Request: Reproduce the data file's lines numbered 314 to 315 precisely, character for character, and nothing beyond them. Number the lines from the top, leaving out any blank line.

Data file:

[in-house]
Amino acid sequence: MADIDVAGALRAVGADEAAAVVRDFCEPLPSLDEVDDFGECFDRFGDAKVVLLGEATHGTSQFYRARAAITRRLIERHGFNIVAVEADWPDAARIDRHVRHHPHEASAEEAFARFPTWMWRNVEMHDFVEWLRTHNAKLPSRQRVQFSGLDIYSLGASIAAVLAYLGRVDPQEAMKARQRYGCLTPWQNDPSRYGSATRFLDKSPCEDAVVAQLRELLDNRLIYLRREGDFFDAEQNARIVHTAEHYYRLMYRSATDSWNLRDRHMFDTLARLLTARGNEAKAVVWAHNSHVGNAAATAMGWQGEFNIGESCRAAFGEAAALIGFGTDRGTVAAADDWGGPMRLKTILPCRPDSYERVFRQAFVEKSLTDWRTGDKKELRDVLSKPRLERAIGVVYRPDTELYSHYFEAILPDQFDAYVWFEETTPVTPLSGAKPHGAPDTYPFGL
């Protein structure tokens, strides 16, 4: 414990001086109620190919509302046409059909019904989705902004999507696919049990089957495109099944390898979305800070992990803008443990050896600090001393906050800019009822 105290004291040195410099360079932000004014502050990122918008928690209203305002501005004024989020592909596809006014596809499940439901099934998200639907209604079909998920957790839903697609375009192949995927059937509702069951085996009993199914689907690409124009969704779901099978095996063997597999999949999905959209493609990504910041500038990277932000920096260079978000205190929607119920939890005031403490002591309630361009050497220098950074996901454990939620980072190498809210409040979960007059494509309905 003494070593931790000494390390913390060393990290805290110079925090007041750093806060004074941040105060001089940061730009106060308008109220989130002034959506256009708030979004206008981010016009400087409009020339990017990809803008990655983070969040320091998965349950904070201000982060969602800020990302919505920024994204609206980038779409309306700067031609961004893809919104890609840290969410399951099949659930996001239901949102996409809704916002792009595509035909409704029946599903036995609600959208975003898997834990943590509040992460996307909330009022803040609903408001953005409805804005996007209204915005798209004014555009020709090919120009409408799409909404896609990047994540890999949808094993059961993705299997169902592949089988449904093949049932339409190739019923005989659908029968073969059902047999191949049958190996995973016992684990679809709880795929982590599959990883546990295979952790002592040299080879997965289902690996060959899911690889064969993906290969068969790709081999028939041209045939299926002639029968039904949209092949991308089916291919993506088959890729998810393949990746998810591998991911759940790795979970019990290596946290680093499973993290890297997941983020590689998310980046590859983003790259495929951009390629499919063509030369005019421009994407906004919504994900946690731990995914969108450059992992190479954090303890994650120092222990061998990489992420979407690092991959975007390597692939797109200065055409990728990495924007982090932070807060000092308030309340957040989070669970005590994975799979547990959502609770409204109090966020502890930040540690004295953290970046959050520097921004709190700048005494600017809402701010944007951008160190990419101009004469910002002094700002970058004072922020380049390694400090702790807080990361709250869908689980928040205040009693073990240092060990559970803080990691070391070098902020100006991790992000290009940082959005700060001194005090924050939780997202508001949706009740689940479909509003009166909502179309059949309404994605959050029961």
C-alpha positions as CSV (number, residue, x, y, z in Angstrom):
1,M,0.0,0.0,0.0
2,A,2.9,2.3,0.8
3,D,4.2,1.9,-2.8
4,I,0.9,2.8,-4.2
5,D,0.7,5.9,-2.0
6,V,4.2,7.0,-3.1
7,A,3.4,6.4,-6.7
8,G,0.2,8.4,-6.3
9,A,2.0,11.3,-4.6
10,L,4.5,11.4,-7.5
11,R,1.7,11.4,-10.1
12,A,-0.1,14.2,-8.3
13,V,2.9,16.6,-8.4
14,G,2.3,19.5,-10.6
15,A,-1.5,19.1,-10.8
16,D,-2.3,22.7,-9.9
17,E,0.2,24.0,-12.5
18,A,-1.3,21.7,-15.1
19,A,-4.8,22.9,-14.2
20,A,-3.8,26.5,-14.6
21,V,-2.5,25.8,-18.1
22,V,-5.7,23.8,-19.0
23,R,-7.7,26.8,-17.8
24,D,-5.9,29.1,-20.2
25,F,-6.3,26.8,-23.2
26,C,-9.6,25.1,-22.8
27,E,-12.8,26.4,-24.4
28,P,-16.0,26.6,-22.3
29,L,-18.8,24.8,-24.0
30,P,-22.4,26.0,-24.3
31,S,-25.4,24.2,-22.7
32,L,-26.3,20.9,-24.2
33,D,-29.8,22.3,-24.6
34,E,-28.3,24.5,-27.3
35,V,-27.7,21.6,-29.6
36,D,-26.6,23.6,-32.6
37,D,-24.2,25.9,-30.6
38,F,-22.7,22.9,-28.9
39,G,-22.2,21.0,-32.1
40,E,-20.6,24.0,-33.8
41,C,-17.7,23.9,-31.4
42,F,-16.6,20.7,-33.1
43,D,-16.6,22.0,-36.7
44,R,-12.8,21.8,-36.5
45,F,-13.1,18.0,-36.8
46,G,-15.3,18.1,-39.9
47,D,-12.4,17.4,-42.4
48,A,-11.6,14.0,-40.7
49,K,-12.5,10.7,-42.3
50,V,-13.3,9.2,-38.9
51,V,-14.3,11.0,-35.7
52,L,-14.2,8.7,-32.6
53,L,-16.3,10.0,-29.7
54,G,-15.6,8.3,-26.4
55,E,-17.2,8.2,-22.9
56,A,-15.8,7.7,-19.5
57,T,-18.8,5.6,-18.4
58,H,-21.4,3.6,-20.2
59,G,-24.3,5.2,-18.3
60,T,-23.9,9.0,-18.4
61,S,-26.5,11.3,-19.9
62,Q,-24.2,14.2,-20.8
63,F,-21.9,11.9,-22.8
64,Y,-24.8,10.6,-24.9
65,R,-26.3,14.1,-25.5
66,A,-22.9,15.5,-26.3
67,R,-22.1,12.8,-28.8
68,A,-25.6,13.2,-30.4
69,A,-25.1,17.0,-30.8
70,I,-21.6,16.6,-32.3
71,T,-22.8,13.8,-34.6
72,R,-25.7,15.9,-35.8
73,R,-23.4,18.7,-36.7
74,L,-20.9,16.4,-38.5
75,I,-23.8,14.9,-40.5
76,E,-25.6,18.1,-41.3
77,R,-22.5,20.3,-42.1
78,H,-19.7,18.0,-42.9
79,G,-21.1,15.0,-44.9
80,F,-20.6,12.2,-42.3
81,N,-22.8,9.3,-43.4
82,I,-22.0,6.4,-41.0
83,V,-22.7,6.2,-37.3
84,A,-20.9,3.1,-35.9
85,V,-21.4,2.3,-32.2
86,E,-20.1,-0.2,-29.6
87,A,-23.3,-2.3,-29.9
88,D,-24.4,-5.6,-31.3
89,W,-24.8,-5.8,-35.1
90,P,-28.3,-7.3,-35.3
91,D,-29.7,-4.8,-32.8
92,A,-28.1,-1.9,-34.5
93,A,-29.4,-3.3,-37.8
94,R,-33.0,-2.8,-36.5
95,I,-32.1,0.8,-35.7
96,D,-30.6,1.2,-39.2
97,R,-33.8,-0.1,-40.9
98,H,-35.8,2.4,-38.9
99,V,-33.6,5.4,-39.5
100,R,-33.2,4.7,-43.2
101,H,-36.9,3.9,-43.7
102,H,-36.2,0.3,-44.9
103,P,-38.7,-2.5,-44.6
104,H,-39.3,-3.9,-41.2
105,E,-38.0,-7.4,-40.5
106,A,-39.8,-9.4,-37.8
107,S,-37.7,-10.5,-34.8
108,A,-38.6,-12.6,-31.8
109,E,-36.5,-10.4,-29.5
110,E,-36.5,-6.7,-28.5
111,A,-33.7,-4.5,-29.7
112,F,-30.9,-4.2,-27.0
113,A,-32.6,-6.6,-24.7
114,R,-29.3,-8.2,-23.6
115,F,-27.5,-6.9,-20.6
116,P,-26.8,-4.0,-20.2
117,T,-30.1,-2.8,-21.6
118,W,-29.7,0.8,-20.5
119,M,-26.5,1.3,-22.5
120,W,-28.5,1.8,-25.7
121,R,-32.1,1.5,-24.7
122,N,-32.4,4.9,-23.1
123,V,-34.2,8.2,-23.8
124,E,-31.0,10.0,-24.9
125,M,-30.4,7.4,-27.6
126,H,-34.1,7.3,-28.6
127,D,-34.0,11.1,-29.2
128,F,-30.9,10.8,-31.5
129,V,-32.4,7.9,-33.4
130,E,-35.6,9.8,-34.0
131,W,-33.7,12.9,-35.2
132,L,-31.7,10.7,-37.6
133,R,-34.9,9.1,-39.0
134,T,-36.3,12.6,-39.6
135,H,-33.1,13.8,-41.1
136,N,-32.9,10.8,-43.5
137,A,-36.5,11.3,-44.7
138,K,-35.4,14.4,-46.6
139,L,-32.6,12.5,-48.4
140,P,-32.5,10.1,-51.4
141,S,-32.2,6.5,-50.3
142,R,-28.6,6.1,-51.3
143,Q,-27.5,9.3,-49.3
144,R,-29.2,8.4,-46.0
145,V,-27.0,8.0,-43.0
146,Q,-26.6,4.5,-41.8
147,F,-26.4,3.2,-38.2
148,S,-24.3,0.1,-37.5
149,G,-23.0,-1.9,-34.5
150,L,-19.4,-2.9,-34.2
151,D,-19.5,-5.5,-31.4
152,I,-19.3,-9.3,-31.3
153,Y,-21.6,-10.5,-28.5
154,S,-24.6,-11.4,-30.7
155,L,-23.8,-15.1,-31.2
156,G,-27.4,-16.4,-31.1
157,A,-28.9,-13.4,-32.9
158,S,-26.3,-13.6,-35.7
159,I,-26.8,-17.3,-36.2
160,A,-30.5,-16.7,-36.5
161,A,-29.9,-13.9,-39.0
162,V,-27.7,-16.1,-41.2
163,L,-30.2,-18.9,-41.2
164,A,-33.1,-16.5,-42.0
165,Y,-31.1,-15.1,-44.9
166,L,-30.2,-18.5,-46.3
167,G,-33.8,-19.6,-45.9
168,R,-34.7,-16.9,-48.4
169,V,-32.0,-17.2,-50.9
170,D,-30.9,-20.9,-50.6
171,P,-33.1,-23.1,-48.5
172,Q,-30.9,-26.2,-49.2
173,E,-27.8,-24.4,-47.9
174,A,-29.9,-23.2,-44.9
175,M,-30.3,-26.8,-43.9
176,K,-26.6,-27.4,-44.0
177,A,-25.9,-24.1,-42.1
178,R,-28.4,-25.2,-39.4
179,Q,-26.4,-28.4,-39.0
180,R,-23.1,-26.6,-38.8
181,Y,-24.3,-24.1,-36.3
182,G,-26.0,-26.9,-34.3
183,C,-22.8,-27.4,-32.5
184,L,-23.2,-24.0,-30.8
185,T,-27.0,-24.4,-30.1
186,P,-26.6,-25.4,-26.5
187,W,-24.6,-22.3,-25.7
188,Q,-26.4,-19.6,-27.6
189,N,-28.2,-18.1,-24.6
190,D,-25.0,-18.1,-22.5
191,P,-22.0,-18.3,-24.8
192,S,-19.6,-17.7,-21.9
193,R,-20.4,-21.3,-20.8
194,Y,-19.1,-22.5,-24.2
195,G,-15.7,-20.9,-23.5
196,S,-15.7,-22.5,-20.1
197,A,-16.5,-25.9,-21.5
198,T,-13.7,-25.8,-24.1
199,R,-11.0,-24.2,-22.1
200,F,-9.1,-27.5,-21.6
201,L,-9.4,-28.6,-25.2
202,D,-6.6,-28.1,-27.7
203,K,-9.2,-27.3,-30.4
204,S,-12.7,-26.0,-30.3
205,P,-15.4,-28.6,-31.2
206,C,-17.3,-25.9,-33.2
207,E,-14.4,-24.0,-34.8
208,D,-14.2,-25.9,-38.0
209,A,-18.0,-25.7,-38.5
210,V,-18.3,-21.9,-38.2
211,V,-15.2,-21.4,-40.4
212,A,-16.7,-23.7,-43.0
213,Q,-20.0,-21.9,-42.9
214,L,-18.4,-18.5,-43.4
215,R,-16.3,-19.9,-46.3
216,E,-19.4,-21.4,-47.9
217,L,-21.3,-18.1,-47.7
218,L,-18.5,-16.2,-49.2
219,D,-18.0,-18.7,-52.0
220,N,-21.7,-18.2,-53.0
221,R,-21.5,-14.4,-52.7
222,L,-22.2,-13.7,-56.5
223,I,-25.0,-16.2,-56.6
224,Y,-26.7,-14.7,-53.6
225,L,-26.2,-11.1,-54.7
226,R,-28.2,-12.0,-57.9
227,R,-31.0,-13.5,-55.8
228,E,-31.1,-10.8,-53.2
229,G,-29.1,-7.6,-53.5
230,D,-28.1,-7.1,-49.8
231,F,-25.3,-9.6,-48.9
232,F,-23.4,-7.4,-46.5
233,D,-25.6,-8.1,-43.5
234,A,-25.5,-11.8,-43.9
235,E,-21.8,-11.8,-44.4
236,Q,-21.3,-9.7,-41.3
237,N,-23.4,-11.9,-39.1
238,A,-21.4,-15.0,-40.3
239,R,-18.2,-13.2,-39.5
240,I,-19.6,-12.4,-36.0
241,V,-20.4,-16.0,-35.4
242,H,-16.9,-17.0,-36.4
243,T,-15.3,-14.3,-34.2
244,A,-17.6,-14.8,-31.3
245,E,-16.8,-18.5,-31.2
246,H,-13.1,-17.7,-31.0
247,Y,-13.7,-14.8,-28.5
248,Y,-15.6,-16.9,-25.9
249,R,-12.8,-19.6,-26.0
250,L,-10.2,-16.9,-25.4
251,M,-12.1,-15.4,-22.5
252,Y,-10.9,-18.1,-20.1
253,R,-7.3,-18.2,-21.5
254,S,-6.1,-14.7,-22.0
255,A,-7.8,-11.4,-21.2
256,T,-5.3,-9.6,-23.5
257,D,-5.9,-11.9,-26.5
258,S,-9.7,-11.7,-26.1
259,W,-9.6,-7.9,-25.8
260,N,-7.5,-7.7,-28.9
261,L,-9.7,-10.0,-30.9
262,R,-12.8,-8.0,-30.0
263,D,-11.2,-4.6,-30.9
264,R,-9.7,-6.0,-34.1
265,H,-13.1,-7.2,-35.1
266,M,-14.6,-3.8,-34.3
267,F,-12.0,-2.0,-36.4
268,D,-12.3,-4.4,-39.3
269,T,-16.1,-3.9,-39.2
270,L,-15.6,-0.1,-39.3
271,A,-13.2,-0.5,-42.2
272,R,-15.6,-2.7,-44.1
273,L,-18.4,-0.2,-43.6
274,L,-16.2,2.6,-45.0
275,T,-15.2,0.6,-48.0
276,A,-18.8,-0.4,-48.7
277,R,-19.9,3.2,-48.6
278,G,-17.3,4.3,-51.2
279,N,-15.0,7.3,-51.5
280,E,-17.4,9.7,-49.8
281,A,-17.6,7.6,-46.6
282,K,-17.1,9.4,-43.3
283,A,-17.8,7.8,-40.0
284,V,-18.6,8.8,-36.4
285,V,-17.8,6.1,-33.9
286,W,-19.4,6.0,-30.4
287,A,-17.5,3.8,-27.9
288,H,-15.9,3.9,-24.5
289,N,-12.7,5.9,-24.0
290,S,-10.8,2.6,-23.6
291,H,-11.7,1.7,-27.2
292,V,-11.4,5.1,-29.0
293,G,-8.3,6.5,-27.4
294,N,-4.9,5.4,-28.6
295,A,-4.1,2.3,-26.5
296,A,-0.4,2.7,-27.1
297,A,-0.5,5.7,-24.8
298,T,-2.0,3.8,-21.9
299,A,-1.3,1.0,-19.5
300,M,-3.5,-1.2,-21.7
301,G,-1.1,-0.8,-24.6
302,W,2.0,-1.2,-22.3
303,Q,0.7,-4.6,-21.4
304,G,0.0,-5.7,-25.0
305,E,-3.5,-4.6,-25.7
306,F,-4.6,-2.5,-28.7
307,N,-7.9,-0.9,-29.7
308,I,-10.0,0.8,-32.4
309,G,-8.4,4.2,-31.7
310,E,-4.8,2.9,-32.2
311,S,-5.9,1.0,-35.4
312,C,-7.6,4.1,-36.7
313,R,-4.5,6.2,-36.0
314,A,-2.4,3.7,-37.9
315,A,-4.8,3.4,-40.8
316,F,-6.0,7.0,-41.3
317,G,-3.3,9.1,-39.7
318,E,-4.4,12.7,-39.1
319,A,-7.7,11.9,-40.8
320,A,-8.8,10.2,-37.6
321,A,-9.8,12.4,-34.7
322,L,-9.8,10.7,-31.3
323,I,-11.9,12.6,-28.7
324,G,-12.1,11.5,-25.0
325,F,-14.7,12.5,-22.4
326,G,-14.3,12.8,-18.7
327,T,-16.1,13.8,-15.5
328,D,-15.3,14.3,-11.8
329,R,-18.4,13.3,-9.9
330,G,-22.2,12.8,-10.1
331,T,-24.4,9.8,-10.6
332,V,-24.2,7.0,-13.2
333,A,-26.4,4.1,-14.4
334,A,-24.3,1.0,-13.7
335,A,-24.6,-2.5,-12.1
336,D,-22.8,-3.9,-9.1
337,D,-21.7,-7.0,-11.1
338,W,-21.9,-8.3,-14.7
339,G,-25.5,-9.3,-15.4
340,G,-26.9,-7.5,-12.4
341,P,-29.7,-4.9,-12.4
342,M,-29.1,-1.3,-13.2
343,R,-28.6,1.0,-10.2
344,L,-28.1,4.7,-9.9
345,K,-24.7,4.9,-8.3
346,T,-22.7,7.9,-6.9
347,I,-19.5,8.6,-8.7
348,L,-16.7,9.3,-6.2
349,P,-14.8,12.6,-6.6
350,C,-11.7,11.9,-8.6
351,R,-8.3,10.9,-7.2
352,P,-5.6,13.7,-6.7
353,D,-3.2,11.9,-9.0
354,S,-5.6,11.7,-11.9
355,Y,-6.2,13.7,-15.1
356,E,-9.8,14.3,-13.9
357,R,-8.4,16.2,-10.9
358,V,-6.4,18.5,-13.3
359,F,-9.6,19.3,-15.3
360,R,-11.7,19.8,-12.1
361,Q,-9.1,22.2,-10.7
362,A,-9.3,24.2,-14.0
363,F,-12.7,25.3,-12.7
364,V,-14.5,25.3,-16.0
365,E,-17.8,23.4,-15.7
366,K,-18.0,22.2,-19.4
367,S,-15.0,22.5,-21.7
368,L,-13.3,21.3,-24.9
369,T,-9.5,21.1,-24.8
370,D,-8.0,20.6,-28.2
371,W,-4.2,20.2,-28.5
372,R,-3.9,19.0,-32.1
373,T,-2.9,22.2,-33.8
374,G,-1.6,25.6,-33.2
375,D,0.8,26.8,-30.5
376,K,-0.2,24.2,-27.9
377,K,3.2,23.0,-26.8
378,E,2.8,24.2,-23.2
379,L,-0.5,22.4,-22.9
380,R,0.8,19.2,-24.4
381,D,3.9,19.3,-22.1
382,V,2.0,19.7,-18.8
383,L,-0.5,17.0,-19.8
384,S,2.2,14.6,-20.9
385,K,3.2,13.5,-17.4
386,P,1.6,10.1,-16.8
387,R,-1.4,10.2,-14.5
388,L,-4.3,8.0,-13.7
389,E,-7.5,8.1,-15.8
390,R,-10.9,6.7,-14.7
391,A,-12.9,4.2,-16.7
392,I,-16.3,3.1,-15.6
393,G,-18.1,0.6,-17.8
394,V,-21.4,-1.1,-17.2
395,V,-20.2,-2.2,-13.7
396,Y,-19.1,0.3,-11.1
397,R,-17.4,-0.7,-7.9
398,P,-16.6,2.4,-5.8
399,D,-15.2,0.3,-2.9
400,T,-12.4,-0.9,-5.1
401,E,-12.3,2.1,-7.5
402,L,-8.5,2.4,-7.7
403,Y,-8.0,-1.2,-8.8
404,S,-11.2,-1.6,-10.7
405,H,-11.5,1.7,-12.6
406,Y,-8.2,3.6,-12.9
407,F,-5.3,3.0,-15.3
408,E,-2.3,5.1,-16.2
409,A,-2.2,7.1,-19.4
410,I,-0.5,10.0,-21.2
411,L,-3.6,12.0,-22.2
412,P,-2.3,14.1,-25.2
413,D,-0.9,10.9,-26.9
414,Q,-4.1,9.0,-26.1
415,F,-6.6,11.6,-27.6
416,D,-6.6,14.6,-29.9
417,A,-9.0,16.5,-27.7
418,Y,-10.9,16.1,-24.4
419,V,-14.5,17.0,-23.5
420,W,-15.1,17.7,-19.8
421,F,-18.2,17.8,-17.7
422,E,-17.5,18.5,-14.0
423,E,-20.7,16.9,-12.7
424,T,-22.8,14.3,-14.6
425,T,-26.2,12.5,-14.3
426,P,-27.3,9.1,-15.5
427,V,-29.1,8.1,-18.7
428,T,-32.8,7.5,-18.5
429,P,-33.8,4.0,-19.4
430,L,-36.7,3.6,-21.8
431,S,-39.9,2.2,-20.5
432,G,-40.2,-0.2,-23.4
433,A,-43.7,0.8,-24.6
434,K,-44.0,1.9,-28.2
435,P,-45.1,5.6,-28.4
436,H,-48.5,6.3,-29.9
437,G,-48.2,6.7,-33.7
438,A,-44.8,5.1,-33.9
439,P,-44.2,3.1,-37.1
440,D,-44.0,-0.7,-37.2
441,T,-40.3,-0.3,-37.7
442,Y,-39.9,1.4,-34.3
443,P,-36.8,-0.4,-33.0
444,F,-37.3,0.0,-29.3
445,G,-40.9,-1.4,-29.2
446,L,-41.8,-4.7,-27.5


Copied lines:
310,E,-4.8,2.9,-32.2
311,S,-5.9,1.0,-35.4